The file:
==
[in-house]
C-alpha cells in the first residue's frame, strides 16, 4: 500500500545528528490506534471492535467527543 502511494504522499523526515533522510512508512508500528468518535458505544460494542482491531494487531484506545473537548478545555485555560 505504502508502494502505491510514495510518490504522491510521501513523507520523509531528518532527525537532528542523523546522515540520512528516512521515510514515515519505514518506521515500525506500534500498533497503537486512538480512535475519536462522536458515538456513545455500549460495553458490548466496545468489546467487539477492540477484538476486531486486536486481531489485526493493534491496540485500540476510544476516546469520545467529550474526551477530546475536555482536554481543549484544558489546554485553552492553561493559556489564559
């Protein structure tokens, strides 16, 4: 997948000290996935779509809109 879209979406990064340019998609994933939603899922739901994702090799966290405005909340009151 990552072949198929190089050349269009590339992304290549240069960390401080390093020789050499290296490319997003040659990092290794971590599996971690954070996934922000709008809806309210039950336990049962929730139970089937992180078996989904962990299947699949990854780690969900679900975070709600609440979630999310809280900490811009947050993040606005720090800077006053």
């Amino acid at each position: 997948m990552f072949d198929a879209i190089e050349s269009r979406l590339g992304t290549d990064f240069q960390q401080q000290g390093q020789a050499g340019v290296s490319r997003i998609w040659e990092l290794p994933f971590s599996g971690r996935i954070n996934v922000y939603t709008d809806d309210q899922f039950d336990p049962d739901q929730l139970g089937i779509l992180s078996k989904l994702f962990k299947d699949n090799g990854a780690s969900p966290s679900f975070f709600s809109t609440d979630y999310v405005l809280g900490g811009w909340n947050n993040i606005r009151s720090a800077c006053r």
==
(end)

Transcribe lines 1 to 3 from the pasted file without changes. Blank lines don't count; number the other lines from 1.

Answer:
[in-house]
C-alpha cells in the first residue's frame, strides 16, 4: 500500500545528528490506534471492535467527543 502511494504522499523526515533522510512508512508500528468518535458505544460494542482491531494487531484506545473537548478545555485555560 505504502508502494502505491510514495510518490504522491510521501513523507520523509531528518532527525537532528542523523546522515540520512528516512521515510514515515519505514518506521515500525506500534500498533497503537486512538480512535475519536462522536458515538456513545455500549460495553458490548466496545468489546467487539477492540477484538476486531486486536486481531489485526493493534491496540485500540476510544476516546469520545467529550474526551477530546475536555482536554481543549484544558489546554485553552492553561493559556489564559
């Protein structure tokens, strides 16, 4: 997948000290996935779509809109 879209979406990064340019998609994933939603899922739901994702090799966290405005909340009151 990552072949198929190089050349269009590339992304290549240069960390401080390093020789050499290296490319997003040659990092290794971590599996971690954070996934922000709008809806309210039950336990049962929730139970089937992180078996989904962990299947699949990854780690969900679900975070709600609440979630999310809280900490811009947050993040606005720090800077006053």